Cliffe Fort is one of five coastal forts to survive along the River Thames/Meadway, in addition to Coalhouse, Garrison Point, Hoo and Darnet. Shornemead, Tilbury and Grain fort still survive however are inland more. Cliffe Fort was strategically positioned to be on a narrow bend of the Thames and also directly opposite Coalhouse Fort; just a short trip down the river from Tilbury and Shornemead – making this gateway to London one of the most guarded waterways in the UK.
Construction started in July 1861 and took nine years to be built at a cost of around £162,000. Initially thirteen guns were supposed to arm the fort however due to the unstable land the fort was built on, it was decided to make the fort smaller and arm it with ten guns. The fort’s main armament by 1887 consisted of two 12.5-inch and nine 11-inch RMLs mounted in casemates plus two 9-inch RMLs in open battery at the upriver end. The arc of fire of the guns was designed to cross with that of Coalhouse and Shornemead Forts. Fire control positions for optical range-finders were later added to the roof, as this was the highest position for miles.
In around 1890 a launch station for a Brennan Torpedo was installed. Reaching speeds of up to 31mph and distances of 1,800 metres, the Brannan is described at the world’s first guided missile. Due to the difficulty of launching them at night and their short range, the Government recommended that all Brennan Torpedo stations should be removed and Brennan ceased manufacturing them in 1906. The station still survives today with the original rails still in place.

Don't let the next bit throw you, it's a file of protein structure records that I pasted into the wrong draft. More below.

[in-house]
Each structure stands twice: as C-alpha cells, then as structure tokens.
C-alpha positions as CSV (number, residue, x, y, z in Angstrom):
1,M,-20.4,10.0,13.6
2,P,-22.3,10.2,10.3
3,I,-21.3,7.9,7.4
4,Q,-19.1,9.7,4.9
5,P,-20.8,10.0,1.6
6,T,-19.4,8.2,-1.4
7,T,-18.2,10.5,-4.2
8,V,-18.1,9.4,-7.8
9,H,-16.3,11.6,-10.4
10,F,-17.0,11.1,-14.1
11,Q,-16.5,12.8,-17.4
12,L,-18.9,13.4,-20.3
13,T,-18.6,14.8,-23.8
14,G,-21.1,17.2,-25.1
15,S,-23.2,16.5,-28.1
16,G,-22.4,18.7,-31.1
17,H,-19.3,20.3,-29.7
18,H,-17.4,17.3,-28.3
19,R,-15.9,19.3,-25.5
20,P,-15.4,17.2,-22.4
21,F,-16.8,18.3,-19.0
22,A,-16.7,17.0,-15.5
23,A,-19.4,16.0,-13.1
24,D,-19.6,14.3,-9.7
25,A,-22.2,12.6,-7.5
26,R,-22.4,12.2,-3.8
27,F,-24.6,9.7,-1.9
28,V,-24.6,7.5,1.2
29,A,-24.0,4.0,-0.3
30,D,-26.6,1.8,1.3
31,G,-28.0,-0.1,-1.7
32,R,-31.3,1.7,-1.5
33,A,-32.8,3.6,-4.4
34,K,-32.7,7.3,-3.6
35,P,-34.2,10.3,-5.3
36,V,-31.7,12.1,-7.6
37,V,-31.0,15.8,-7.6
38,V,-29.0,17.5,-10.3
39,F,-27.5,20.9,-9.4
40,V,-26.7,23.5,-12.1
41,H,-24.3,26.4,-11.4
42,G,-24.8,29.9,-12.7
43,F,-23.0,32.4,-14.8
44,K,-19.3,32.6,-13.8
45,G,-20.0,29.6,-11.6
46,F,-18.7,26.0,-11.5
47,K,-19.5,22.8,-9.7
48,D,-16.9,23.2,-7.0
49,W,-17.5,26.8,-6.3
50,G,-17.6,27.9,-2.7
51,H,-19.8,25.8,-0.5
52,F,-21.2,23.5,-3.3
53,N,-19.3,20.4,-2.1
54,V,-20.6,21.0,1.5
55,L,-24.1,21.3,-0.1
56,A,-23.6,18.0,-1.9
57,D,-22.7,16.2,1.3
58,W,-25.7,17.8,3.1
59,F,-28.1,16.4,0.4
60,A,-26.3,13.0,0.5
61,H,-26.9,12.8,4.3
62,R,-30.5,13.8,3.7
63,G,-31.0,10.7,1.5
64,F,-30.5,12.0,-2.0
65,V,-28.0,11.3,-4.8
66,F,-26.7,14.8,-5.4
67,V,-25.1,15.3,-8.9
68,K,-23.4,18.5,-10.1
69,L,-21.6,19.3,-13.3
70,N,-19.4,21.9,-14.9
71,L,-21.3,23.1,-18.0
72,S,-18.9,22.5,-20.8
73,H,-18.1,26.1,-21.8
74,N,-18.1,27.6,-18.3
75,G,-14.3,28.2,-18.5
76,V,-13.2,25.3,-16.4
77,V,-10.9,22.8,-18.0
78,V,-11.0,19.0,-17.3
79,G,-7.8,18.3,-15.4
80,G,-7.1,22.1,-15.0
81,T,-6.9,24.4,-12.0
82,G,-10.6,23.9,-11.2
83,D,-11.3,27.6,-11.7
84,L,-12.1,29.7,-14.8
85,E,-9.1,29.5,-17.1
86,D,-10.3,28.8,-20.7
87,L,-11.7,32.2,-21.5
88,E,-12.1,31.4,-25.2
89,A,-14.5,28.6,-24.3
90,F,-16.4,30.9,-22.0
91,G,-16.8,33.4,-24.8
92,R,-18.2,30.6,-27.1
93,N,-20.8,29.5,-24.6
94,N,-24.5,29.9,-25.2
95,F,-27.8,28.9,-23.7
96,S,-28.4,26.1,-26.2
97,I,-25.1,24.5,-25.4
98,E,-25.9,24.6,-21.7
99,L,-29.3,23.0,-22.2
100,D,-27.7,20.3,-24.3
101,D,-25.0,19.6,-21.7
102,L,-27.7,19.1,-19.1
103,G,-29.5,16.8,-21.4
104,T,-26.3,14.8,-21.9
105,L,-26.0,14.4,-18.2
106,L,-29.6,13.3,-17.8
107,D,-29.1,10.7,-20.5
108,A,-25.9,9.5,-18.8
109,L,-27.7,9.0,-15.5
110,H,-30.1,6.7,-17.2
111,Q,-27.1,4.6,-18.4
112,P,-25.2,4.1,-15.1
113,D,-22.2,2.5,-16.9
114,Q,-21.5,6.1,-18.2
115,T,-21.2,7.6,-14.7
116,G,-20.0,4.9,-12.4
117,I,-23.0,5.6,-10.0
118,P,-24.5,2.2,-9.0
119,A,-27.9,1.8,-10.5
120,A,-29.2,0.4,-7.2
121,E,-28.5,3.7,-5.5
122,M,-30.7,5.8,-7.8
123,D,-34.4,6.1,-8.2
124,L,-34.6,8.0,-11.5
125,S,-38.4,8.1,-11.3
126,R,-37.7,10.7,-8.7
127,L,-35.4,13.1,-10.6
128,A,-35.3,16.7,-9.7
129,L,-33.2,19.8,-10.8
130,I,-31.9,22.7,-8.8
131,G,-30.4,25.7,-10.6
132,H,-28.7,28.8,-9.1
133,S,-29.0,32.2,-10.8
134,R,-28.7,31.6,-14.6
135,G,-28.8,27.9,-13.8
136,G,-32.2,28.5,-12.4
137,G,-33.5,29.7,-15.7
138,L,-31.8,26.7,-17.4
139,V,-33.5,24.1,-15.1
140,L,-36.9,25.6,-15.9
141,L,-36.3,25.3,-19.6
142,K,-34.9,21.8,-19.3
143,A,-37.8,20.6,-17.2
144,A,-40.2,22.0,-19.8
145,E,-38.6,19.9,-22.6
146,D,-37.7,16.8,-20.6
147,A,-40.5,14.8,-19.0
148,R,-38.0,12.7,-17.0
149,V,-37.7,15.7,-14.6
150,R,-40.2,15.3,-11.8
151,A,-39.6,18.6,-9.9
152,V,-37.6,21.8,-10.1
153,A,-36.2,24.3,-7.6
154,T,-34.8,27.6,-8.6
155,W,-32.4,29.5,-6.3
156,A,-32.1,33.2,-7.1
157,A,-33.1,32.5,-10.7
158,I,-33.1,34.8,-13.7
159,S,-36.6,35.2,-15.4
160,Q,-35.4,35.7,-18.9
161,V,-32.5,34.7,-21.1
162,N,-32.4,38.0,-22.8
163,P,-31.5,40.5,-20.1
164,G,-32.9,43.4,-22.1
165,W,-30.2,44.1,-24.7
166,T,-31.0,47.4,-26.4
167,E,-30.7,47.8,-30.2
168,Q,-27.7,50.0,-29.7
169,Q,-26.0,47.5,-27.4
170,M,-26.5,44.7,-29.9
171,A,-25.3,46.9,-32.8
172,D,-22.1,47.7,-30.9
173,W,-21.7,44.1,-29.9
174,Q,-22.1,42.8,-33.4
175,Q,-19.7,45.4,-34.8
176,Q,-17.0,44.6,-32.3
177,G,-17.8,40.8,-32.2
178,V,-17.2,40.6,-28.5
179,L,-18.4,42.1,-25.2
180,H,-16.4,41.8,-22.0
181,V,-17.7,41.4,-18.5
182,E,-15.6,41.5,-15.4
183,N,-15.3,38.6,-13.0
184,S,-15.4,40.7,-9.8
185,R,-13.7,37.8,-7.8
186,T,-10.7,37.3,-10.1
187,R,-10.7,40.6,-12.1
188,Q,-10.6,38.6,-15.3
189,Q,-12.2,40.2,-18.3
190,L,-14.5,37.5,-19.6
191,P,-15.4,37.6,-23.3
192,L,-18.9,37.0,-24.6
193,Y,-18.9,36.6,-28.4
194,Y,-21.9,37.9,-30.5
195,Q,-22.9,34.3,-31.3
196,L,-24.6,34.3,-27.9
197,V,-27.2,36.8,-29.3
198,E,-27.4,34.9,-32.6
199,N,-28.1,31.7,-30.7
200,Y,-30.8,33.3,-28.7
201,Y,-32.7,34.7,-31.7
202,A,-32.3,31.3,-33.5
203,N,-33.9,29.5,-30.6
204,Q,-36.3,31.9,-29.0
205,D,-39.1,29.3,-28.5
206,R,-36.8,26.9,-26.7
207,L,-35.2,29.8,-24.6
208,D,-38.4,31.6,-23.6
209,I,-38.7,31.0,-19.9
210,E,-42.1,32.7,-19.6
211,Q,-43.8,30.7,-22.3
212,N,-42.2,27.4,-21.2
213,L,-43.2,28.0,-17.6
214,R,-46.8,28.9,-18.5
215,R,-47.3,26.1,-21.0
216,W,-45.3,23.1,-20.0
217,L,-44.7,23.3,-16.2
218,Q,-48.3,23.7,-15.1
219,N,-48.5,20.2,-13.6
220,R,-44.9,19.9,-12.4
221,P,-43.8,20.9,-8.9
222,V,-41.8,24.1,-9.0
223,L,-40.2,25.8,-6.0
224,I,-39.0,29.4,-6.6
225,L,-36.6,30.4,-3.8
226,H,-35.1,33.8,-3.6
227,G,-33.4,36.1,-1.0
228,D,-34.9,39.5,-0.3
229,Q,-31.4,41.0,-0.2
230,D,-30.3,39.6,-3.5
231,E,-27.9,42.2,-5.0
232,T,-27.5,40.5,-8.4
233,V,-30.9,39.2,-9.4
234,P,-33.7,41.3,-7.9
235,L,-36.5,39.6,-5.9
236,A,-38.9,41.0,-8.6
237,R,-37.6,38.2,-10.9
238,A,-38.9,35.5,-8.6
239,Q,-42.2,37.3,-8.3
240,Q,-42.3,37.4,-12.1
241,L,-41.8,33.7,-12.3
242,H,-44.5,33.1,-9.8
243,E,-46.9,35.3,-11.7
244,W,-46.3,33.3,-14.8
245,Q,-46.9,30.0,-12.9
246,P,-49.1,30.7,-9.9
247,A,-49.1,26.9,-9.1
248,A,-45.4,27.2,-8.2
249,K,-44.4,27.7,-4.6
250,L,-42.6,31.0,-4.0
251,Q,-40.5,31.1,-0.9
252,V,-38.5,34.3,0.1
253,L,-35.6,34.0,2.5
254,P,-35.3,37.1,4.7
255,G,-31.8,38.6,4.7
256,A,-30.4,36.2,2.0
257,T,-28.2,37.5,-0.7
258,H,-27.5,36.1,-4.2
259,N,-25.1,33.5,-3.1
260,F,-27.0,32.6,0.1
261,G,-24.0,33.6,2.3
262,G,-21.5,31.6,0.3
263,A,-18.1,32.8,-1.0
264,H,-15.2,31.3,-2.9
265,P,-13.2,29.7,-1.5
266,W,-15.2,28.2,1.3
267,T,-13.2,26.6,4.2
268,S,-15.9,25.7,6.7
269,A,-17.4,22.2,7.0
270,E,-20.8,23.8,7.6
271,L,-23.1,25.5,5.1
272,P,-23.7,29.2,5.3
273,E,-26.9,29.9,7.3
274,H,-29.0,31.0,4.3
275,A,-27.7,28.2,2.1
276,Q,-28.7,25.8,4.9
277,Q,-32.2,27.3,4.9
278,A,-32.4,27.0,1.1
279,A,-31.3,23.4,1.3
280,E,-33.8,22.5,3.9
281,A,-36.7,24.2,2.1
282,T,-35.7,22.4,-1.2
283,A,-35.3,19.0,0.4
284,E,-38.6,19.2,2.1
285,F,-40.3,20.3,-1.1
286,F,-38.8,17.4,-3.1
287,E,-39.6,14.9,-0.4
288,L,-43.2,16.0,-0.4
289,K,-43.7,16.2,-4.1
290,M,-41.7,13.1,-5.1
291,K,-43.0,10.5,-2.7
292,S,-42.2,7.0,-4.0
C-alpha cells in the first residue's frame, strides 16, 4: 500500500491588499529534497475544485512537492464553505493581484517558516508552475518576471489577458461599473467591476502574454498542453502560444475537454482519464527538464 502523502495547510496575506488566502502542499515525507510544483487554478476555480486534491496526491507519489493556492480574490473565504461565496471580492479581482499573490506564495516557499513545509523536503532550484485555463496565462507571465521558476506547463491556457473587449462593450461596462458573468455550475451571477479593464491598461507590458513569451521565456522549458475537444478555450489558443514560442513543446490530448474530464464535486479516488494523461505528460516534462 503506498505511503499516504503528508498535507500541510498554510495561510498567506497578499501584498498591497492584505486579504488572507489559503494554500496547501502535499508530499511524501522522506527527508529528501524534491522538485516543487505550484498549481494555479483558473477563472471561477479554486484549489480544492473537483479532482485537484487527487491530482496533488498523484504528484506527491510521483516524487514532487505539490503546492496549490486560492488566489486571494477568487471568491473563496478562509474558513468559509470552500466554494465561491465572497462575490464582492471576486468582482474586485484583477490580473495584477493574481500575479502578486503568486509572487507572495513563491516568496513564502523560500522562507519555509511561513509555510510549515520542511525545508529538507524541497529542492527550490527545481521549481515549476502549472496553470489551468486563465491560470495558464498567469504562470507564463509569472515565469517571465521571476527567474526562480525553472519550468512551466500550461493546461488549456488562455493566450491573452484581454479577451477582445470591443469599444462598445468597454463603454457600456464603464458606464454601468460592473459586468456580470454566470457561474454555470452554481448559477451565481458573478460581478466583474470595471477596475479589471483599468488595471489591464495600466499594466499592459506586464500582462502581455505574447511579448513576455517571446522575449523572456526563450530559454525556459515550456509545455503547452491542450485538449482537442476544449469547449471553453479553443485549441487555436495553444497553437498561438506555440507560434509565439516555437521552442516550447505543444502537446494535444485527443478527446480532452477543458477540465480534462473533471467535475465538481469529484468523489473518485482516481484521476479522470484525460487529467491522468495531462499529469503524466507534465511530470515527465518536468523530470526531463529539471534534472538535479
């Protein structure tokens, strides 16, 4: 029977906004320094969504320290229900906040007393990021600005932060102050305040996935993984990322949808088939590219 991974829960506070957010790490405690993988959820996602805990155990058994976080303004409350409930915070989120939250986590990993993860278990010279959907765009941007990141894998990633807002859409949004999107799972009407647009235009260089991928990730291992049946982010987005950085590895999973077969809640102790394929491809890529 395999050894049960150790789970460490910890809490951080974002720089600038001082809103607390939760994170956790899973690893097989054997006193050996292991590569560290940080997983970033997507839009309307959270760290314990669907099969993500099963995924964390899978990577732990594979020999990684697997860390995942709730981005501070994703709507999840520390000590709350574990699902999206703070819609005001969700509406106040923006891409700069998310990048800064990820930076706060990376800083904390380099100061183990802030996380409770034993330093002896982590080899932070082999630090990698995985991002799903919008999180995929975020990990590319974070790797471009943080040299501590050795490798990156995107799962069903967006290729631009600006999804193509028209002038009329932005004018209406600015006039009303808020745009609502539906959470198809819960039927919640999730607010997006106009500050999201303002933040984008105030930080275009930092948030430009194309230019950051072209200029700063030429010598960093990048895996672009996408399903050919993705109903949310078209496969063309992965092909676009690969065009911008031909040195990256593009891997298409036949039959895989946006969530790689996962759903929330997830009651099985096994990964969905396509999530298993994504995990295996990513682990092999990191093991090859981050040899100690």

Rearmament took place in the Second World War which saw two 4″ BL guns installed to fire at enemy aircraft. The fort was abandoned after the war and hasn’t been used since. We first visited the fort on our infamous camping trip of 2013, re-visiting in 2017 and most recently the summer of 2020. Little has changed over the past seven years with the fort still overgrown and badly flooded.
2013 Thames Hike Explore
Back in 2013 the BTP crew took an overnight hike from Gravesend to Cliffe, exploring Newtavern, Shornemead, and Cliffe Fort as well as Curtis & Harvey’s explosives factory, with a wildcamp stop. This was our first look at the fort, and thankfully it hasn’t changed all that much by 2020. Here are some of our best photographs for the sake of posterity.
1970s’ photos from SpaceWarp
The following images are used kindly under the permission of Dave from SpaceWarp. They feature the fort during the 1970s before the ground floor became flooded.
Information from: Wikipedia, VictorianForts.co.uk and CliffeHistory.co.uk.